It's a flagpole, it's a palm tree . . . no, it's a phone system.
Steve Meyer knows he's done his job right when no one notices his work.
That is, when someone passes by one of his palm trees or cacti without realizing they are made of concrete - or that they are cell towers or switches in disguise.
"My biggest joy in cell tower camouflage is that I get to beautify areas for everyone to enjoy," says Meyer, whose firm, The Larson Co., also builds faux landscapes for zoos and theme parks. "No one needs to know that beautiful landscape has anything to do with cell phones."
About a quarter of the estimated 130,000 cellular towers across the U.S. are camouflaged, some as trees, others as flagpoles and still others as church steeples. Hiding the towers is a tricky but essential part of many wireless companies' strategies. After all, how do you hide something that stands 80 or 100 feet tall? Especially as carriers' expansion plans have led from building towers mainly in the rural areas where no one cared what they looked like to raising them in more populous areas where "not in my backyard" fights have become commonplace.
Wireless providers try to strike a balance between supplying superior cell coverage and maintaining the natural environment. It's not always easy, because the costs of disguising a cell phone tower in a municipality can skyrocket when materials and monthly leases come into play.
For example, AT&T Wireless has about 25,000 cell sites, some of which are disguised, but the company says it's a challenge.
"While we try hard to work with communities to meet their needs, disguising towers tends to increase the costs for cell siting, which could impact the cost of providing service," says Ritch Blasi, director of media relations at AT&T Wireless.
Getting concept and financial support from the wireless provider is critical, says Peter Sturdivant, a stealth consultant and agent for Stealth Concealment Solutions in Charleston, S.C. Sturdivant, whose company constructs and camouflages cell phone towers on the East Coast, says he bases his cell tower disguises on how much time and money a cell company is willing to spend.
"The best bang for the dollar is a flagpole, but that doesn't give us many creative options," he says.
Sturdivant would rather spend the time and money to build a work of modern art and architecture in an urban or rural community. He says the process involves first walking around an area and finding the highest point to place a tower. Once the designer feels he picked a good spot in terms of radio frequency, many meetings with local officials follow.
Gaining the right to build within a church tower or steeple about 70 feet tall can cost carriers about $100,000 before construction even begins. With a monthly rent or lease charge going to the church and working to maintain the structure's unique charm, telecom companies can spend more than $1,000 per month per tower and can wait from six months to two years from inception to see a project come to fruition.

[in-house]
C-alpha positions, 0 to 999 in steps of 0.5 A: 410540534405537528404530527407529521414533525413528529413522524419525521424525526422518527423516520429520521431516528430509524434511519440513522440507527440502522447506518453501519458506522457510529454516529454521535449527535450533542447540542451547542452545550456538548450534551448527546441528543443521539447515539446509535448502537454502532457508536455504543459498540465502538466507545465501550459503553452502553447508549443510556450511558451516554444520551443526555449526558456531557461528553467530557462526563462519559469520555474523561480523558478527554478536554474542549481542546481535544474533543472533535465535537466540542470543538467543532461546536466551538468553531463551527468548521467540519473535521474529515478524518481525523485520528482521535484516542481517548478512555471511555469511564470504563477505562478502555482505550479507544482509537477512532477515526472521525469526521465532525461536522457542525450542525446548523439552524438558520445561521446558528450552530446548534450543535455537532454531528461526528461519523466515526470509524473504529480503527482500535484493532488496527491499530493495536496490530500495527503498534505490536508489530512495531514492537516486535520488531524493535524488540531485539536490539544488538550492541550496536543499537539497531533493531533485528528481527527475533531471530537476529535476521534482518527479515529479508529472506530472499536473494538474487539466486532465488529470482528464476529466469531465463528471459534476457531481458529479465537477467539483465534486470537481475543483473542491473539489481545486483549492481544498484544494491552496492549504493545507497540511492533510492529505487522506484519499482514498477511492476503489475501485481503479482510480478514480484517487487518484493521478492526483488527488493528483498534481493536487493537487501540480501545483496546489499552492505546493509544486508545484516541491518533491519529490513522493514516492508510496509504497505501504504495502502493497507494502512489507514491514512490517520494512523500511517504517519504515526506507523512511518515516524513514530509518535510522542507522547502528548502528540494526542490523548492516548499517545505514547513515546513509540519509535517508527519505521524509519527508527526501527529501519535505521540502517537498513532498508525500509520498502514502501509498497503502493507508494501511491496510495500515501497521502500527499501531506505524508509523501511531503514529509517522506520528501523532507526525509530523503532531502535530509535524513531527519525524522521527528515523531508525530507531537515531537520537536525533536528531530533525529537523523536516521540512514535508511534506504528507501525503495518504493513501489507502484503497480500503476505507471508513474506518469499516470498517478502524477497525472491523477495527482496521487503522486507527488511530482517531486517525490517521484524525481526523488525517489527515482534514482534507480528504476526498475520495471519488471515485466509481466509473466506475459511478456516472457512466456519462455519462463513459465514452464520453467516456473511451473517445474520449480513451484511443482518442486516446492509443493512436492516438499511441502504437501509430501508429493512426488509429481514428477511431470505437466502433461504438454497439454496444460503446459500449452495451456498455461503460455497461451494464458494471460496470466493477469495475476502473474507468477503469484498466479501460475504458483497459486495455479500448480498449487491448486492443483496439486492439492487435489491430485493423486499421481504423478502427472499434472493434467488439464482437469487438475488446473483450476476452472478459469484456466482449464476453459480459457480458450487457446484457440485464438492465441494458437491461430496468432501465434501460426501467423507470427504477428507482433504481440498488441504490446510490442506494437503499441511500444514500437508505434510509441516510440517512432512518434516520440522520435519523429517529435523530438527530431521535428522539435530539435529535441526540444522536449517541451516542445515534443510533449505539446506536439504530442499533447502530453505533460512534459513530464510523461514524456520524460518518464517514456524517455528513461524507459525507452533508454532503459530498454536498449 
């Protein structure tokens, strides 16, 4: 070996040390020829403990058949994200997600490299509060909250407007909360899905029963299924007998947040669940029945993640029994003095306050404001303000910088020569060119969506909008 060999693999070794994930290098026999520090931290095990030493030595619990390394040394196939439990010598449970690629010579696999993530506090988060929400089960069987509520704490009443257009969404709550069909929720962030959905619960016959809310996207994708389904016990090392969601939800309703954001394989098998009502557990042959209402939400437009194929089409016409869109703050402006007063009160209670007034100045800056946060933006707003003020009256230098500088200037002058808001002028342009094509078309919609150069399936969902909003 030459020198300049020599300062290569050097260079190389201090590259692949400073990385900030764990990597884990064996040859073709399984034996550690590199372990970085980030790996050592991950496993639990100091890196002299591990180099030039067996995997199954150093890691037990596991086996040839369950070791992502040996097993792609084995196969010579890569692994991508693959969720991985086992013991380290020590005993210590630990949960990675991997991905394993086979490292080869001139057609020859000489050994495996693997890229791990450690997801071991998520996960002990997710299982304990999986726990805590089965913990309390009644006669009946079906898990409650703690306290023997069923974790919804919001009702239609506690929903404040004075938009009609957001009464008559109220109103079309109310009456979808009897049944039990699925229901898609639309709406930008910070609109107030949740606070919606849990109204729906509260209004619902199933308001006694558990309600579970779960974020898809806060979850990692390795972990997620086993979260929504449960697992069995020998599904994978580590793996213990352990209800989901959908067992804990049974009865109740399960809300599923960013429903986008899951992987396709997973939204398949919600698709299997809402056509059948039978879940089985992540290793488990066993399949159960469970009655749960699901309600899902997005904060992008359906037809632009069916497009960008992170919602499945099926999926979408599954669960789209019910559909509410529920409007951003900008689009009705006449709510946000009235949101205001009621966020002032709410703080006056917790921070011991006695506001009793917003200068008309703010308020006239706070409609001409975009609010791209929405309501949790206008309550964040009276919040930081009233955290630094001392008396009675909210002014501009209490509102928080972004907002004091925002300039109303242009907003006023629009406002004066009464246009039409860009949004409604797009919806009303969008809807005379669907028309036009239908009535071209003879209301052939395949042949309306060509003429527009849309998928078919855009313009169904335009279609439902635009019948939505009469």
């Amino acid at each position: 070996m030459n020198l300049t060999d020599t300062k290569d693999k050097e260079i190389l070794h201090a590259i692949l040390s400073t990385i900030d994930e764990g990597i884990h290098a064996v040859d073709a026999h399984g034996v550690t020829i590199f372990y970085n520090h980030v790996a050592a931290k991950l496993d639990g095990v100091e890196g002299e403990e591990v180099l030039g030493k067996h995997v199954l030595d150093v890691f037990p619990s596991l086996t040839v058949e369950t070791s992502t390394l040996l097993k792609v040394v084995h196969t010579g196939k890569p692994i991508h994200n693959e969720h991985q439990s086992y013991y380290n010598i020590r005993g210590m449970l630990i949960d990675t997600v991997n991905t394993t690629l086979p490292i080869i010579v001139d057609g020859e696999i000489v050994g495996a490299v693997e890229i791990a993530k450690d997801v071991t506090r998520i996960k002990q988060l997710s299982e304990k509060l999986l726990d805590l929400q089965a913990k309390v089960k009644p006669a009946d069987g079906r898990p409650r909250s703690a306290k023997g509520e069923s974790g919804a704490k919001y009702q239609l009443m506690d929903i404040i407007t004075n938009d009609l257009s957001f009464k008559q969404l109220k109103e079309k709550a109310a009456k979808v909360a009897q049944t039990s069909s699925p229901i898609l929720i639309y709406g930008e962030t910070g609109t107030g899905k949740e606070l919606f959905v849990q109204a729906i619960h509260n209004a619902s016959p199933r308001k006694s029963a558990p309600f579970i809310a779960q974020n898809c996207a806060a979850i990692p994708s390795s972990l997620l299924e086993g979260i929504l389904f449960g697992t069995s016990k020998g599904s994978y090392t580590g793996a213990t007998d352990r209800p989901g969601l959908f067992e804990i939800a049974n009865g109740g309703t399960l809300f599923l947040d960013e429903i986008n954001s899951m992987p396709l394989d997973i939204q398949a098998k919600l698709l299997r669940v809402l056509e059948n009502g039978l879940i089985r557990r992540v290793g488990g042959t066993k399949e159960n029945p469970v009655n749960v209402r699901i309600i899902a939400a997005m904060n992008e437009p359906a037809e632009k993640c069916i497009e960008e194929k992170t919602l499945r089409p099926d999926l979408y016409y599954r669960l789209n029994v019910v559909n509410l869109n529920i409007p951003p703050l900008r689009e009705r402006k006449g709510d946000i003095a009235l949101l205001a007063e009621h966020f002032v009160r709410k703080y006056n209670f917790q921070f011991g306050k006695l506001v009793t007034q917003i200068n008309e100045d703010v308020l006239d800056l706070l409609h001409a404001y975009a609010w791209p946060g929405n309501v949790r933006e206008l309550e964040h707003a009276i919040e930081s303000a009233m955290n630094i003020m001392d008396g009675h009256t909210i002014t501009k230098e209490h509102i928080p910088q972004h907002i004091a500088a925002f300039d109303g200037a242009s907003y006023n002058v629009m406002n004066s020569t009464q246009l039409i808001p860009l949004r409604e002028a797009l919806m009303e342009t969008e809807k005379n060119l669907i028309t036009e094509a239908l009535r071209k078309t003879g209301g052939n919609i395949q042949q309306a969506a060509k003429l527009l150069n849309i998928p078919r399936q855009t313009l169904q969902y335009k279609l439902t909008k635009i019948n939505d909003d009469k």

Once the municipality and the carrier agree on the location, Sturdivant's fun starts.
"Working with a historic building is the best because you can look at old blueprints and match today's work with the work that was done 200 or 300 years ago or more," he says.
He says he enjoys building cell towers into churches, which in the Northeast were often built on hills because they represented the center of town hundreds of years ago. He has done 30 such projects and each has involved their own challenges, such as maintaining architectural integrity, especially of older buildings. Performing that type of masonry reconstruction and structure restoration helps him tap his architectural interests.
"It ranges from gothic to Romanesque to modern, and I try to find as many original drawings as I can to work from" he says.
For The Larson Co.'s Meyer, the disguises include rocks and cacti to mask cell antennas and switches. He says simulating the deserts, palm trees and more barren landscapes of the Southwest differs from locating a site in the Northeast.
"We can't put as many branches on a palm tree, as say a pine tree, so we have to get more creative in how we hide the technology," Meyer says.
Of course, not all the towers are well-hidden, a real sore point for camouflage experts.
Towers need to top between 80 or even 100 feet to clear tree line in many parts of the country, but carriers looking to keep costs down will limit the number of palm fronds or pine branches on a fake tree.
"When your lowest branch is at 60 feet, it looks pretty obvious and it just isn't aesthetically pleasing," Meyer says.
"My favorite question, is 'What type of tree can we use to put in a 170-foot tower?' " Sturdivant says. "Look around; do you see any 170-foot trees? Something like that will grab attention and not in a good way."
Sturdivant cites one cell tower masquerading as a phony tree along Route 90 in Massachusetts near the Charlton Plaza.
"It's one of the ugliest towers I've ever seen. It looks like an upside-down Christmas tree or a massive bottle brush," Sturdivant says. "It's not one of ours. I'm not going to be involved with anything ugly or cheap.
"There really isn't a telltale sign to spot a good stealth tower," he says.
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